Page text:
In the 1980s, Ronald Reagan repealed all of these regulations (read more about the importance ofthe 80s and deregulation on my blog here) and advertisers were now free to advertise to children. That's when Kool-Aid Man really took off.
8. Coca-Cola - "New Cola, ride the wave"
This is significant in the light of the recent New Coke disaster and deserves a spot in the top 10 television commercials of the '80s.
You can readThe whole story I wrote here. Aber New Coke wurde als Versuch angesehen, die jetzt wackelige Soda-Firma zu verjüngen und sie wie die neue Mode-Cola aussehen zu lassen, zu der Pepsi geworden war.
This meant turning to creatingMaximum heightIt was used to spread the word about the new MTV. New wave music was a huge movement in the '80s, and MTV and Max Headroom caught it all.
Coca-Cola found this to be a perfect fit to ensure their new drink is also seen in this new light.
But it did not work. That's mainly because they removed the original cola and everyone went nuts. The response to New Coke was so great that it was abandoned a few months later and the original recipe was brought back as the "Coca-Cola Classic".
This was a huge commercial in the 1980s as it created a new movement by changing the cultural landscape and deserves a spot for its historical significance.
7. Folgers - "The Best Part of Waking Up"
This jingle has probably been in your head every day since it first aired in 1984. Folgers has used this slogan for years, but it remains one of the most significant commercials of the 80's as it conveys the message of what this moment is all about... good. . Coffee has one of the best jingles ever written.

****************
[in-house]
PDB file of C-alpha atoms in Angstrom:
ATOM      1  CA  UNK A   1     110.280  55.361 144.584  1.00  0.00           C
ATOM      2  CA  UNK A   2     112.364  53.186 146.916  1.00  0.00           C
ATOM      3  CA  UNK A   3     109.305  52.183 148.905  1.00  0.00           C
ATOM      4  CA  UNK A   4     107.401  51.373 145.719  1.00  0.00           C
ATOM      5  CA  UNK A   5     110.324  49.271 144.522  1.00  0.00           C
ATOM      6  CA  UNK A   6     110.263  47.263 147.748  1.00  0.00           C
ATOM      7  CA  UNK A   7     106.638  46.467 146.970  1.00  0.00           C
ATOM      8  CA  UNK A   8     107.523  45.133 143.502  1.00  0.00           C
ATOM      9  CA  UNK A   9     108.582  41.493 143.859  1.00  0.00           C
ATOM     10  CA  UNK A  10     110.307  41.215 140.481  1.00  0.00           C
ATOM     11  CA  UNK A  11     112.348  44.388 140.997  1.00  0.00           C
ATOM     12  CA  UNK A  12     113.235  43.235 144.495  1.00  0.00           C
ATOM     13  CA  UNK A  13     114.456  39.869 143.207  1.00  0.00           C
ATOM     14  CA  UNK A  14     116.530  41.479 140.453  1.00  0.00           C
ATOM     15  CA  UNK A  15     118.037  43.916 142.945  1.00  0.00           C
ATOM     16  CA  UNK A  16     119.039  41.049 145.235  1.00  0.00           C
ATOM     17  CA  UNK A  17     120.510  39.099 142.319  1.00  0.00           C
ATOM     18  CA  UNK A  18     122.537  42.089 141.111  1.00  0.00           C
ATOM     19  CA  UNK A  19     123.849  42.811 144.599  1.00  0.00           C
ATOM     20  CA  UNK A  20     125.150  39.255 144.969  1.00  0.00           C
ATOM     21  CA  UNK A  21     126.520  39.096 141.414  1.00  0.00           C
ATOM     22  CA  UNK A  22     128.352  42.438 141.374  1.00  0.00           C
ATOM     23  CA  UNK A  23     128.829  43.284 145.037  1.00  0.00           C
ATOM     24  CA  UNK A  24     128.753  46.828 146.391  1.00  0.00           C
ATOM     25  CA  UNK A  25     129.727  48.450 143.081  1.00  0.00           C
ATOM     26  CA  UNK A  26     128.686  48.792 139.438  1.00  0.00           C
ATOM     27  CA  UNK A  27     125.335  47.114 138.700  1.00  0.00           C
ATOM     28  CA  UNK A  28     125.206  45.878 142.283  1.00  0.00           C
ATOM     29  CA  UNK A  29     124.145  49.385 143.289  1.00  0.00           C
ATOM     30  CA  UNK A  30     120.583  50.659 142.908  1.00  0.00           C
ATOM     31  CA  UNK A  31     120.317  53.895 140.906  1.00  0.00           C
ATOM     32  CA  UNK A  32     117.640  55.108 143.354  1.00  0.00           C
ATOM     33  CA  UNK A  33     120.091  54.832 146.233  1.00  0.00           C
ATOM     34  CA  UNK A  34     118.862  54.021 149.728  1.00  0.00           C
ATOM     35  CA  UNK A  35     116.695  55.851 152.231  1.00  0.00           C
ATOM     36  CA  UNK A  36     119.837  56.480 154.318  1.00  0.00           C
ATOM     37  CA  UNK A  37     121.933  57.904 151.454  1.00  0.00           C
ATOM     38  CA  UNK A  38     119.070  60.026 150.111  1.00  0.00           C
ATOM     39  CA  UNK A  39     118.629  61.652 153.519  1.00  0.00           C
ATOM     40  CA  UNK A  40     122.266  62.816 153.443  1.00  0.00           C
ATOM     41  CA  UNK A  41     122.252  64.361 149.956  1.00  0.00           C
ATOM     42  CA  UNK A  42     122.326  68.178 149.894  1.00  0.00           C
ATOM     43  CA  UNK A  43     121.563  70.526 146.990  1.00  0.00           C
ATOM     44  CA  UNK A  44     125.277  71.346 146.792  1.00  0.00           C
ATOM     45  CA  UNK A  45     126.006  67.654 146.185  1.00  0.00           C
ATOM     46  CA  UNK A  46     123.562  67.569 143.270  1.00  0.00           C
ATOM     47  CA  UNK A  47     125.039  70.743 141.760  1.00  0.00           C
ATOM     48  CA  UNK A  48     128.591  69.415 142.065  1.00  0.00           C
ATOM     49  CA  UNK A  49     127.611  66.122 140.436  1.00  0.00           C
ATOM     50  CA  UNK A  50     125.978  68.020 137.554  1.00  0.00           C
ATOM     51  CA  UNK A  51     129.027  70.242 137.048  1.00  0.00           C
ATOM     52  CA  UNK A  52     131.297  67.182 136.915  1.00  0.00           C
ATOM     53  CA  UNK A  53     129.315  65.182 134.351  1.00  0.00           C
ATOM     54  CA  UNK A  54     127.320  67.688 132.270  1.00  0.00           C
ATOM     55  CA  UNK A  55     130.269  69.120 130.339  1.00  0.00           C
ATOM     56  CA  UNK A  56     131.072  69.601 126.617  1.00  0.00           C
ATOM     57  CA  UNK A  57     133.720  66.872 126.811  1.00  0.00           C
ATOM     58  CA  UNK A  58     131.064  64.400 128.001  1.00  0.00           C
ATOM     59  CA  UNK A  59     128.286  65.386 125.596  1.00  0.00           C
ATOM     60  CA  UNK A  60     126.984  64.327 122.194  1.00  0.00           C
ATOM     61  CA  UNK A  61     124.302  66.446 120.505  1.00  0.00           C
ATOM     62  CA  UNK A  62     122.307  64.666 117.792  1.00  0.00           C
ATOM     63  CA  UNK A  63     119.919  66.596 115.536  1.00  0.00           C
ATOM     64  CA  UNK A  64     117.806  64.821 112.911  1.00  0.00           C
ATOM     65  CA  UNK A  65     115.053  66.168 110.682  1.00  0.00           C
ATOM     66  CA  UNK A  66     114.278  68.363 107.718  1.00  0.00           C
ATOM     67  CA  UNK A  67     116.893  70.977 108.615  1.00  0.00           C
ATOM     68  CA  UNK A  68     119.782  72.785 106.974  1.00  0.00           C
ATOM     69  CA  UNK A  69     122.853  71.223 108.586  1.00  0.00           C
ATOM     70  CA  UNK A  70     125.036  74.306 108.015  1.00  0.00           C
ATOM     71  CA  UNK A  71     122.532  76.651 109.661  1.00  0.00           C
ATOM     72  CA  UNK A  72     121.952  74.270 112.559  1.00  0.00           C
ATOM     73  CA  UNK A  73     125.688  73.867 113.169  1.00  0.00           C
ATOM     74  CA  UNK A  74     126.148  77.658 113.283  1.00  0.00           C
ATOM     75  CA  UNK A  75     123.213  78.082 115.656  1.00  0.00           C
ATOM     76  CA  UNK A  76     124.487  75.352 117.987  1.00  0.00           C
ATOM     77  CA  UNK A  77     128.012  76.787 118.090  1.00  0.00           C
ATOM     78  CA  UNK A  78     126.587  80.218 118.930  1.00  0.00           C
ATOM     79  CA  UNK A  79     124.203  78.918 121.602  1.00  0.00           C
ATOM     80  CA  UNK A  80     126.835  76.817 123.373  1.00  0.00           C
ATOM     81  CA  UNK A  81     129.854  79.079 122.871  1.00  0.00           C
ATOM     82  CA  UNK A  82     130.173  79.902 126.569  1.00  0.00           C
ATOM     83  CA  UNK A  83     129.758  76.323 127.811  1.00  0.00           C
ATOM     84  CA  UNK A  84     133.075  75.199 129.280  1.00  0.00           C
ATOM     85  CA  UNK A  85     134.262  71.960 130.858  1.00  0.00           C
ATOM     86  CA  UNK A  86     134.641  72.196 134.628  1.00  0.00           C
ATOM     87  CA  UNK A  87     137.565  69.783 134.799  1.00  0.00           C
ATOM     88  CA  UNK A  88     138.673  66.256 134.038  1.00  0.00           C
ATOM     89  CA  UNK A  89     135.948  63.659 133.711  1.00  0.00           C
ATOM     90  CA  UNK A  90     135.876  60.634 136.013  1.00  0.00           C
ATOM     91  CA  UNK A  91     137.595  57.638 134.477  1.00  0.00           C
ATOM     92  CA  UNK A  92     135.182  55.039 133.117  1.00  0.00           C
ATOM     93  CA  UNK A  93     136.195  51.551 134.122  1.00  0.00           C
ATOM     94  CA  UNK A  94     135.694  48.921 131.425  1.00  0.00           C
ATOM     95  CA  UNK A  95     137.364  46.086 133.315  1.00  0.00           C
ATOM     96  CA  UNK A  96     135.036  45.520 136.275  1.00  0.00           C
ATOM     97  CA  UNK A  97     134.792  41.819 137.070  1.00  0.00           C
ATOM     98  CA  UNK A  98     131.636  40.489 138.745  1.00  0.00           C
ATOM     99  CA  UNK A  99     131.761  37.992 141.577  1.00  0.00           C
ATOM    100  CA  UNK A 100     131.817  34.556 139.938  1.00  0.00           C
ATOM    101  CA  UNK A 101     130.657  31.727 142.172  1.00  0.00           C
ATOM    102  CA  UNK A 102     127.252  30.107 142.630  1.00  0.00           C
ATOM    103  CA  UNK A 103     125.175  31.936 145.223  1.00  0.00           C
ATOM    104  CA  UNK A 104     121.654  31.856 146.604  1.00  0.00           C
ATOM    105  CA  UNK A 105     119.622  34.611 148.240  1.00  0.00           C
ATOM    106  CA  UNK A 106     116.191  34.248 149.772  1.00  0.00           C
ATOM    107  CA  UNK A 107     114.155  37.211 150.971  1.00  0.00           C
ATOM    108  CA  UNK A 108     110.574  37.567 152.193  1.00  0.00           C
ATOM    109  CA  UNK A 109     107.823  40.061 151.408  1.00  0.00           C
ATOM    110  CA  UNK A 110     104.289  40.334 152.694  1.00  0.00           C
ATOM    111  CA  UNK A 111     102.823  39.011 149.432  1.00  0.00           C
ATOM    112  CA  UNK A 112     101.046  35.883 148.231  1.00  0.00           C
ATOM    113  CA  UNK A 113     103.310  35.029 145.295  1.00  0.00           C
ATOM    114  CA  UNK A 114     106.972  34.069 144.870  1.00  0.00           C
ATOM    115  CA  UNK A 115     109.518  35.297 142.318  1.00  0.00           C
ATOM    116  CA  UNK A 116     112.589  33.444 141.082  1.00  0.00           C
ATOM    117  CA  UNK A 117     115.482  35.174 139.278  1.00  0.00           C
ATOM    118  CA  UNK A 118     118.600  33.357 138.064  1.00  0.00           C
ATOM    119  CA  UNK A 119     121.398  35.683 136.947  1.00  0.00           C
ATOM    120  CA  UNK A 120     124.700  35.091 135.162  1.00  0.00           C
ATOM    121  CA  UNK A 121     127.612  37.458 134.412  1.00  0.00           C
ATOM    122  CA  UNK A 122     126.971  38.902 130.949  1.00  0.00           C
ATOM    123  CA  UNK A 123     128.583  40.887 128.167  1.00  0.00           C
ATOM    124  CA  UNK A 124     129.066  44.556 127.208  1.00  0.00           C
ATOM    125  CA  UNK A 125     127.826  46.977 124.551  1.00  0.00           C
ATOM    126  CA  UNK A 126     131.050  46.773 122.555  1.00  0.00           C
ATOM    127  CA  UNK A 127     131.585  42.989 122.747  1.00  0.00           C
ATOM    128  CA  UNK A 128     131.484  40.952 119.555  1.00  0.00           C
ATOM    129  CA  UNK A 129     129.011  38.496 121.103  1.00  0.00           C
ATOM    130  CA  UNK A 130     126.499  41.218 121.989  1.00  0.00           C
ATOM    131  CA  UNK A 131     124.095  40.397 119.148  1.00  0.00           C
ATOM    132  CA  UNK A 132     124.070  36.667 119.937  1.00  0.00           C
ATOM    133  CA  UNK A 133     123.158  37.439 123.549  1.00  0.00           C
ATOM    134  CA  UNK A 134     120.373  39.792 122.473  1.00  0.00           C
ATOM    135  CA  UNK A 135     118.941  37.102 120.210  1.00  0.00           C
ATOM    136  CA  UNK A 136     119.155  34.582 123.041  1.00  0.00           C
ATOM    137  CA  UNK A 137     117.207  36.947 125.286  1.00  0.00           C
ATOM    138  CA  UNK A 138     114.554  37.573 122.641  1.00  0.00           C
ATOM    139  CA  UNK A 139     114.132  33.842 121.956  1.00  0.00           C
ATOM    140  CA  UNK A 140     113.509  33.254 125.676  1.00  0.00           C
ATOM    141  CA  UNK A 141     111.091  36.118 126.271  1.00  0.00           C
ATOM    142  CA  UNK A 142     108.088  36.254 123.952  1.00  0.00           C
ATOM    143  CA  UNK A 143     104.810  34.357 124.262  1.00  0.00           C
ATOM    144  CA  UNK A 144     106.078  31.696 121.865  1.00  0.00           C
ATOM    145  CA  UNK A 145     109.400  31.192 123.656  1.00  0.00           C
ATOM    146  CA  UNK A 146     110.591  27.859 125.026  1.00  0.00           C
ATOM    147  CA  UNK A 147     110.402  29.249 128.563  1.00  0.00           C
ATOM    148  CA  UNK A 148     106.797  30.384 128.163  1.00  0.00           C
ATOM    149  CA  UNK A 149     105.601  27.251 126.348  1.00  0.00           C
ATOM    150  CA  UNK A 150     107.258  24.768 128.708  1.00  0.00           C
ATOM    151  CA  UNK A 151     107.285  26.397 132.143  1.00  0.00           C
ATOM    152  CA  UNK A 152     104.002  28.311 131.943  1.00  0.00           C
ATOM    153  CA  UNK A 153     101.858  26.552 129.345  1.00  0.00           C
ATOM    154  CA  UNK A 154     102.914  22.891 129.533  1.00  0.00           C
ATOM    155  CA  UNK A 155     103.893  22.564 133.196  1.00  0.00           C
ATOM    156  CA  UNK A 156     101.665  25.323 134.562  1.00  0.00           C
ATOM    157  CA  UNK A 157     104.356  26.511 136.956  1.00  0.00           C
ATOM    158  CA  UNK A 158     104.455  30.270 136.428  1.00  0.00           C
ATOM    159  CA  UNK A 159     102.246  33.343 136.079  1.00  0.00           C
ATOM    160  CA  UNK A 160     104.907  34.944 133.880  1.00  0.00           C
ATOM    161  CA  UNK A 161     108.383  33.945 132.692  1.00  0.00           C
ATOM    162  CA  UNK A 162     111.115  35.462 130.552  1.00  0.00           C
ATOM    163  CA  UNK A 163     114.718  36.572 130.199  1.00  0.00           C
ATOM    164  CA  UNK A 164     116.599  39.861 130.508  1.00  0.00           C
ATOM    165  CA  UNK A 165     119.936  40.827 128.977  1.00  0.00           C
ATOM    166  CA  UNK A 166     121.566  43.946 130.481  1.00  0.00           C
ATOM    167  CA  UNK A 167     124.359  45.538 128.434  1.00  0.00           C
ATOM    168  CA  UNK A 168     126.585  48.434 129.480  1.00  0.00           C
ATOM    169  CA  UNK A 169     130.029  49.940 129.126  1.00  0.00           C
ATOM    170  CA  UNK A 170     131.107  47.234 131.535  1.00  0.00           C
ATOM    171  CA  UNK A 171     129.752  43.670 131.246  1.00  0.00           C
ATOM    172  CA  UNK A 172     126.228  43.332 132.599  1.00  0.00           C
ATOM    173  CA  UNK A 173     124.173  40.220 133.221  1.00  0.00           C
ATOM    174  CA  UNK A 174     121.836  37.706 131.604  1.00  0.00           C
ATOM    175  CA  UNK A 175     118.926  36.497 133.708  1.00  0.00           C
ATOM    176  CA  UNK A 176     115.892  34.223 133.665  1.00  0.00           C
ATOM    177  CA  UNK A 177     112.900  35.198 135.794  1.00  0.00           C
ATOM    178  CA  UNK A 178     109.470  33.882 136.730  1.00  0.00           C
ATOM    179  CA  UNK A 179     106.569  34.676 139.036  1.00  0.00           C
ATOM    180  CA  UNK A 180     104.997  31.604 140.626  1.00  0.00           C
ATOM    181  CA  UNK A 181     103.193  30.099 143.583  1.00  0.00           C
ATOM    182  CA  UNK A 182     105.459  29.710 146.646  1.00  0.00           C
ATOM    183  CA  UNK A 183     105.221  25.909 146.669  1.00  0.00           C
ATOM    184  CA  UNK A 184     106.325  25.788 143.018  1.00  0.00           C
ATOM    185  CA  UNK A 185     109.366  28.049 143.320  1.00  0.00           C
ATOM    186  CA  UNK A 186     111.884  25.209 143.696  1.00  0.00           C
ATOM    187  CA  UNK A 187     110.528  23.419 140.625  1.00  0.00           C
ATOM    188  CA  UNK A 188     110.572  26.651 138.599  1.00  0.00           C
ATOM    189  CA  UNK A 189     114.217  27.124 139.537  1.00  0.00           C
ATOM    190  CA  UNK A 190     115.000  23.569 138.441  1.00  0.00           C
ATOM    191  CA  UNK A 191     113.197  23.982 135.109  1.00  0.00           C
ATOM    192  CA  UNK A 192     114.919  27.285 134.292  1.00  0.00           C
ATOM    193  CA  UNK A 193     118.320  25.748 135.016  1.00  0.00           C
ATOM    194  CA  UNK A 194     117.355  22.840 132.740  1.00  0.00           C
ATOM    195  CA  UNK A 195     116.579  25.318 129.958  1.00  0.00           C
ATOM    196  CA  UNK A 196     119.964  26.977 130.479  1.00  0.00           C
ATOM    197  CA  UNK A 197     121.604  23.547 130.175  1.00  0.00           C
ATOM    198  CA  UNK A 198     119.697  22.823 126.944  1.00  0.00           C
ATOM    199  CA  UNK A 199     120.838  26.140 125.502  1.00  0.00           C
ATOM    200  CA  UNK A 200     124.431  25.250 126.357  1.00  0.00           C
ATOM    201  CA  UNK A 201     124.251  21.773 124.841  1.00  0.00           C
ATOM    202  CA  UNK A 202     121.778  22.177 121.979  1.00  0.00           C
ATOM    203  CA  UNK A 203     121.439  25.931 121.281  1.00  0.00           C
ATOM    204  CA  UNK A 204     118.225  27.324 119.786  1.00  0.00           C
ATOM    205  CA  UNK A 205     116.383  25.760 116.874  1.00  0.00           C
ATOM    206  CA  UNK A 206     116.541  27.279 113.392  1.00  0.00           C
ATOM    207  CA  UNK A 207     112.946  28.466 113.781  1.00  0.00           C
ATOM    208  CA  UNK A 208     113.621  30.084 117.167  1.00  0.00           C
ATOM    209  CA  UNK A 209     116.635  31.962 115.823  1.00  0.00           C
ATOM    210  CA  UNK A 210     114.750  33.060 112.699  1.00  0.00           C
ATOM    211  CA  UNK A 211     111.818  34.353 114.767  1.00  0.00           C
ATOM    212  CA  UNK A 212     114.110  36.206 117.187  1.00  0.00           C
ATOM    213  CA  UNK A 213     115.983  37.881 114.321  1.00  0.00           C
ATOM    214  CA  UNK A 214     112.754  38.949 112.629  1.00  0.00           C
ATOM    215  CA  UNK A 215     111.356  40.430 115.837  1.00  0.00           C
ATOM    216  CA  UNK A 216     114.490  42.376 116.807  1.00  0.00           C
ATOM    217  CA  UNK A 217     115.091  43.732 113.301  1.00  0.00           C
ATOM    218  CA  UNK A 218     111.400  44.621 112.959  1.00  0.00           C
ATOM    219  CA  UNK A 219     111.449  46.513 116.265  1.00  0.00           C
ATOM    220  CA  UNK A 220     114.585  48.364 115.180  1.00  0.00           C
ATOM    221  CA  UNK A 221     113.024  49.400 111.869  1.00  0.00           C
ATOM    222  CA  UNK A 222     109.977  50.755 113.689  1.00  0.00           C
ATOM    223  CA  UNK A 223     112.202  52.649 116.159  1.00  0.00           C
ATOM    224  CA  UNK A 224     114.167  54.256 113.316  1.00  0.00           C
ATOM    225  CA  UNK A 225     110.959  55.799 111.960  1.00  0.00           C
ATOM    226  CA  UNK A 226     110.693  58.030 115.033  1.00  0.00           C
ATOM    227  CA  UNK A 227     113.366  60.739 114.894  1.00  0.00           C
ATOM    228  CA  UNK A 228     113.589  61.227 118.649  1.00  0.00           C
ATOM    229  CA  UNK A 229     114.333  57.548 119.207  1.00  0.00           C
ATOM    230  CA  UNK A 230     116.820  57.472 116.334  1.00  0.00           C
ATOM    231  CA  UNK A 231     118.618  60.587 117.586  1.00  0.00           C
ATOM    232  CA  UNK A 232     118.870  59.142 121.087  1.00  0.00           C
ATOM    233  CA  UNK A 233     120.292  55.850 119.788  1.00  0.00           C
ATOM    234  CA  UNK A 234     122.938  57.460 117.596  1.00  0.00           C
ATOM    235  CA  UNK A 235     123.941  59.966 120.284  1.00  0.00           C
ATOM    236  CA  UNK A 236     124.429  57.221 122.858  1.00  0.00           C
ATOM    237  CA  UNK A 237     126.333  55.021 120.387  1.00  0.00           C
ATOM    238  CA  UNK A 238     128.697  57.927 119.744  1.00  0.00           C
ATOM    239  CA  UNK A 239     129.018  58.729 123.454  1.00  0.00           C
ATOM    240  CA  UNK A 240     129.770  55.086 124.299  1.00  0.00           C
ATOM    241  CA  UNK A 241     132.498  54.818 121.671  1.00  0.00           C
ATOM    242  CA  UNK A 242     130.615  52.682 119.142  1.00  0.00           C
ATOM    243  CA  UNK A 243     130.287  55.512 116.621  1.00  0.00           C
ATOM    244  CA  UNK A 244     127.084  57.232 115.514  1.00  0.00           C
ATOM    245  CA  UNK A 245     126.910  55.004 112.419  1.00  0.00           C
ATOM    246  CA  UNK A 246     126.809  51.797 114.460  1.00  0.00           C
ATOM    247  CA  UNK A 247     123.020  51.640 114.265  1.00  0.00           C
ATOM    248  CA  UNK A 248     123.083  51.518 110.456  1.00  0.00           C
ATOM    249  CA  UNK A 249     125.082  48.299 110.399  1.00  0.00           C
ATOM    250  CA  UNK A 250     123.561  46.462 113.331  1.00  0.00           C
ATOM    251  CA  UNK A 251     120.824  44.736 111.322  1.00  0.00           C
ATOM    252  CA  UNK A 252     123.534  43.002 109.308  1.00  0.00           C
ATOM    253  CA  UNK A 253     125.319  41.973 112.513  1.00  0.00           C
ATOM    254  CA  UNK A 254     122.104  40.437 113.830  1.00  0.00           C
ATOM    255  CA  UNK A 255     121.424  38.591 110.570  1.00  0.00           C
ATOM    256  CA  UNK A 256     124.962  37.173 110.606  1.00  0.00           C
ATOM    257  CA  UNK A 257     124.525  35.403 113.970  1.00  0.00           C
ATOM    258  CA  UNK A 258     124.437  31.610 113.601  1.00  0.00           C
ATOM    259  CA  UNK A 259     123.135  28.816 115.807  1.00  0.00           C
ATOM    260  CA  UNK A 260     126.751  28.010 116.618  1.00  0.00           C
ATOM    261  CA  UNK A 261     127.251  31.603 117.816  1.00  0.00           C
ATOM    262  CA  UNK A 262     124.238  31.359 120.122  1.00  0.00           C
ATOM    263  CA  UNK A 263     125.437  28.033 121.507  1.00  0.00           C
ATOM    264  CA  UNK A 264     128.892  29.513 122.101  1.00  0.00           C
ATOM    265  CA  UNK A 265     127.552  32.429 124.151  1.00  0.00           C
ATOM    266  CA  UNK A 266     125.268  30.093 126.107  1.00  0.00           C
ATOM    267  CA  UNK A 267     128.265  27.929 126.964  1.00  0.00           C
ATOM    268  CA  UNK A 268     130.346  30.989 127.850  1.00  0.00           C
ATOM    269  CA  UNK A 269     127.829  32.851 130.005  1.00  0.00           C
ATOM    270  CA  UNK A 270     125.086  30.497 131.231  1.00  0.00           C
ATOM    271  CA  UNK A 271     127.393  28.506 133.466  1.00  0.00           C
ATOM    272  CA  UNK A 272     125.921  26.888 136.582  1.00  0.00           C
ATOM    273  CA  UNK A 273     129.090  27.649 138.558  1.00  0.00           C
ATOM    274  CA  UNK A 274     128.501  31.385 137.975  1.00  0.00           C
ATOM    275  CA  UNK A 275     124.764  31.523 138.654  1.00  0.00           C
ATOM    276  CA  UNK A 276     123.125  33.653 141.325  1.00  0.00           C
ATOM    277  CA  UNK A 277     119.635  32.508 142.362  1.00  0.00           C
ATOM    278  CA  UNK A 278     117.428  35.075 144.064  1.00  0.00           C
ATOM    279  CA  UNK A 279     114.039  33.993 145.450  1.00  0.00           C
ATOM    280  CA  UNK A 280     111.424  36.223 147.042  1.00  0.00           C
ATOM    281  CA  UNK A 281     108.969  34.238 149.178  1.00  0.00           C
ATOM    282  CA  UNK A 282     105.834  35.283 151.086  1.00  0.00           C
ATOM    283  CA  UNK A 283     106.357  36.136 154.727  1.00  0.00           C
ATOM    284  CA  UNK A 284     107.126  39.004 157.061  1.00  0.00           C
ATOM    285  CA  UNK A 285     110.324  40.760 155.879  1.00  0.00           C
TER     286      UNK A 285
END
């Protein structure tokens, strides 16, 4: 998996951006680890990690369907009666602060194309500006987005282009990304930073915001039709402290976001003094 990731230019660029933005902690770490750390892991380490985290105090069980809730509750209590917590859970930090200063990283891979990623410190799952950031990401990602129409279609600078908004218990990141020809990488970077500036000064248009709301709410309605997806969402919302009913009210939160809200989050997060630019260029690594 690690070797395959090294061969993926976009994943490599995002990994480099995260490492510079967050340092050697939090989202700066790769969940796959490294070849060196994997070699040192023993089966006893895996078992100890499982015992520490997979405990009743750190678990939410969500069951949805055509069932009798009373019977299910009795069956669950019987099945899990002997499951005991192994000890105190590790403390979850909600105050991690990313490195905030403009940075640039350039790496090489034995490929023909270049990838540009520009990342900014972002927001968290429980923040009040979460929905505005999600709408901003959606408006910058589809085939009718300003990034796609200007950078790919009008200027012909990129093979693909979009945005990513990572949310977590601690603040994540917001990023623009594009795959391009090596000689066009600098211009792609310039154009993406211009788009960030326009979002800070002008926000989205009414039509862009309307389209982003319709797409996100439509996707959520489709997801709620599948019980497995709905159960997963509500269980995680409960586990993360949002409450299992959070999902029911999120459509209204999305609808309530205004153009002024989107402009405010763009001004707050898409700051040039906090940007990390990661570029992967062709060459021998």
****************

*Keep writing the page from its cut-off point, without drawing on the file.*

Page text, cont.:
The jingle was sung by Leslie Pearl, a singer-songwriter who had a number of chart-topping songs. Then he started writing songs and later jingles. "The Best Part of Waking Up" was their biggest hit in 25 years and became one of the most-used jingles in commercial history.
6. Tootsie Pop – „Quantos-Licks?“
One of the most iconic commercials of the 80's and of all time. This incredibly simple ad had a catchphrase that's part of '80s kid culture. Dating back to 1982, the ad left us wondering for the rest of our lives how many licks does it really take to get center stage in a tootsie pop?
As a kid, I wanted one more than anything. Not necessarily to find out the exact number, but at least to be in the thick of it and be part of the conversation. The original commercial dates back to the 1970s and featured a turtle, a cow and a fox in addition to the owl.
It was 60 seconds long and deemed too long and later cut to 30 and 15 seconds featuring only the owl, which became the commercial you know from the 80's and one of the best of all time.
5. Pepsi – "Pepsi-Generation"
It's hard to believe now, but there was a time when Michael Jackson was the greatest thing imaginable. Pepsi was able to capitalize on its incredible popularity, leading to the rebranding as "cool coke".